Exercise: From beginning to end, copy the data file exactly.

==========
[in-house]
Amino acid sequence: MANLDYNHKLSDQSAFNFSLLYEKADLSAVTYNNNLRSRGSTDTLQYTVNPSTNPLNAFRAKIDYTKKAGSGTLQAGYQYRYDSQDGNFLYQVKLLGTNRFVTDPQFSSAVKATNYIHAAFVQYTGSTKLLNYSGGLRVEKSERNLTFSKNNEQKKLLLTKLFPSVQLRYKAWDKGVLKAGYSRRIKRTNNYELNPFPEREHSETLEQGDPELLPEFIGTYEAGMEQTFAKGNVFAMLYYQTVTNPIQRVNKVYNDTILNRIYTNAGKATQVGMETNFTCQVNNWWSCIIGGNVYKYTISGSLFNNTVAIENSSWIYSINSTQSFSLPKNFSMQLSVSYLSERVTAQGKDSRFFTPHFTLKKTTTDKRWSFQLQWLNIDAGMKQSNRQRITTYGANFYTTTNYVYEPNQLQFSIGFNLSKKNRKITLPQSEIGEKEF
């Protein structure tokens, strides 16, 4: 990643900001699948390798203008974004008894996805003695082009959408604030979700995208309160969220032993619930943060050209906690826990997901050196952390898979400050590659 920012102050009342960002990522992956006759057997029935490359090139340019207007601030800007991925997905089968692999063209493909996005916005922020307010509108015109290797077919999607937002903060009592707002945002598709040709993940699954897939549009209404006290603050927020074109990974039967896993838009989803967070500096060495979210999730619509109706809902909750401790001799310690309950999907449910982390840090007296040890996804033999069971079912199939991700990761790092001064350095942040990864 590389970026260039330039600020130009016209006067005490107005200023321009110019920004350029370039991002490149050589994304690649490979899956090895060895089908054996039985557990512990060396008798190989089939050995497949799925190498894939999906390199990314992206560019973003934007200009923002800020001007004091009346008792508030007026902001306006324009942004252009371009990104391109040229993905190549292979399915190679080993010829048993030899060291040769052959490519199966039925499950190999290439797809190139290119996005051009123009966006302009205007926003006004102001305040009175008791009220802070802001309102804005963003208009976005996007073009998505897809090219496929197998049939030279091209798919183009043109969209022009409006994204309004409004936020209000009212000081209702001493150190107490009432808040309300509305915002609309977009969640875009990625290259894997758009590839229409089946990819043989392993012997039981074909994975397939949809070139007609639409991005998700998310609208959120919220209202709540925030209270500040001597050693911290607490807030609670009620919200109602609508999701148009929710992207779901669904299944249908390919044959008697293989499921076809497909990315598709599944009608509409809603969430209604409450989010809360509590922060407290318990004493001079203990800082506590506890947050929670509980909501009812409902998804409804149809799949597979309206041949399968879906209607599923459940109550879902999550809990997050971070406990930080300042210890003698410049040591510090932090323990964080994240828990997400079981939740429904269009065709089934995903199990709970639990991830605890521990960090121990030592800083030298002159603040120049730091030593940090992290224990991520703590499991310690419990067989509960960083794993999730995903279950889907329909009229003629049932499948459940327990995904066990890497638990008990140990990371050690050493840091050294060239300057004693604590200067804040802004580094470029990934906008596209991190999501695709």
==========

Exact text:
[in-house]
Amino acid sequence: MANLDYNHKLSDQSAFNFSLLYEKADLSAVTYNNNLRSRGSTDTLQYTVNPSTNPLNAFRAKIDYTKKAGSGTLQAGYQYRYDSQDGNFLYQVKLLGTNRFVTDPQFSSAVKATNYIHAAFVQYTGSTKLLNYSGGLRVEKSERNLTFSKNNEQKKLLLTKLFPSVQLRYKAWDKGVLKAGYSRRIKRTNNYELNPFPEREHSETLEQGDPELLPEFIGTYEAGMEQTFAKGNVFAMLYYQTVTNPIQRVNKVYNDTILNRIYTNAGKATQVGMETNFTCQVNNWWSCIIGGNVYKYTISGSLFNNTVAIENSSWIYSINSTQSFSLPKNFSMQLSVSYLSERVTAQGKDSRFFTPHFTLKKTTTDKRWSFQLQWLNIDAGMKQSNRQRITTYGANFYTTTNYVYEPNQLQFSIGFNLSKKNRKITLPQSEIGEKEF
């Protein structure tokens, strides 16, 4: 990643900001699948390798203008974004008894996805003695082009959408604030979700995208309160969220032993619930943060050209906690826990997901050196952390898979400050590659 920012102050009342960002990522992956006759057997029935490359090139340019207007601030800007991925997905089968692999063209493909996005916005922020307010509108015109290797077919999607937002903060009592707002945002598709040709993940699954897939549009209404006290603050927020074109990974039967896993838009989803967070500096060495979210999730619509109706809902909750401790001799310690309950999907449910982390840090007296040890996804033999069971079912199939991700990761790092001064350095942040990864 590389970026260039330039600020130009016209006067005490107005200023321009110019920004350029370039991002490149050589994304690649490979899956090895060895089908054996039985557990512990060396008798190989089939050995497949799925190498894939999906390199990314992206560019973003934007200009923002800020001007004091009346008792508030007026902001306006324009942004252009371009990104391109040229993905190549292979399915190679080993010829048993030899060291040769052959490519199966039925499950190999290439797809190139290119996005051009123009966006302009205007926003006004102001305040009175008791009220802070802001309102804005963003208009976005996007073009998505897809090219496929197998049939030279091209798919183009043109969209022009409006994204309004409004936020209000009212000081209702001493150190107490009432808040309300509305915002609309977009969640875009990625290259894997758009590839229409089946990819043989392993012997039981074909994975397939949809070139007609639409991005998700998310609208959120919220209202709540925030209270500040001597050693911290607490807030609670009620919200109602609508999701148009929710992207779901669904299944249908390919044959008697293989499921076809497909990315598709599944009608509409809603969430209604409450989010809360509590922060407290318990004493001079203990800082506590506890947050929670509980909501009812409902998804409804149809799949597979309206041949399968879906209607599923459940109550879902999550809990997050971070406990930080300042210890003698410049040591510090932090323990964080994240828990997400079981939740429904269009065709089934995903199990709970639990991830605890521990960090121990030592800083030298002159603040120049730091030593940090992290224990991520703590499991310690419990067989509960960083794993999730995903279950889907329909009229003629049932499948459940327990995904066990890497638990008990140990990371050690050493840091050294060239300057004693604590200067804040802004580094470029990934906008596209991190999501695709």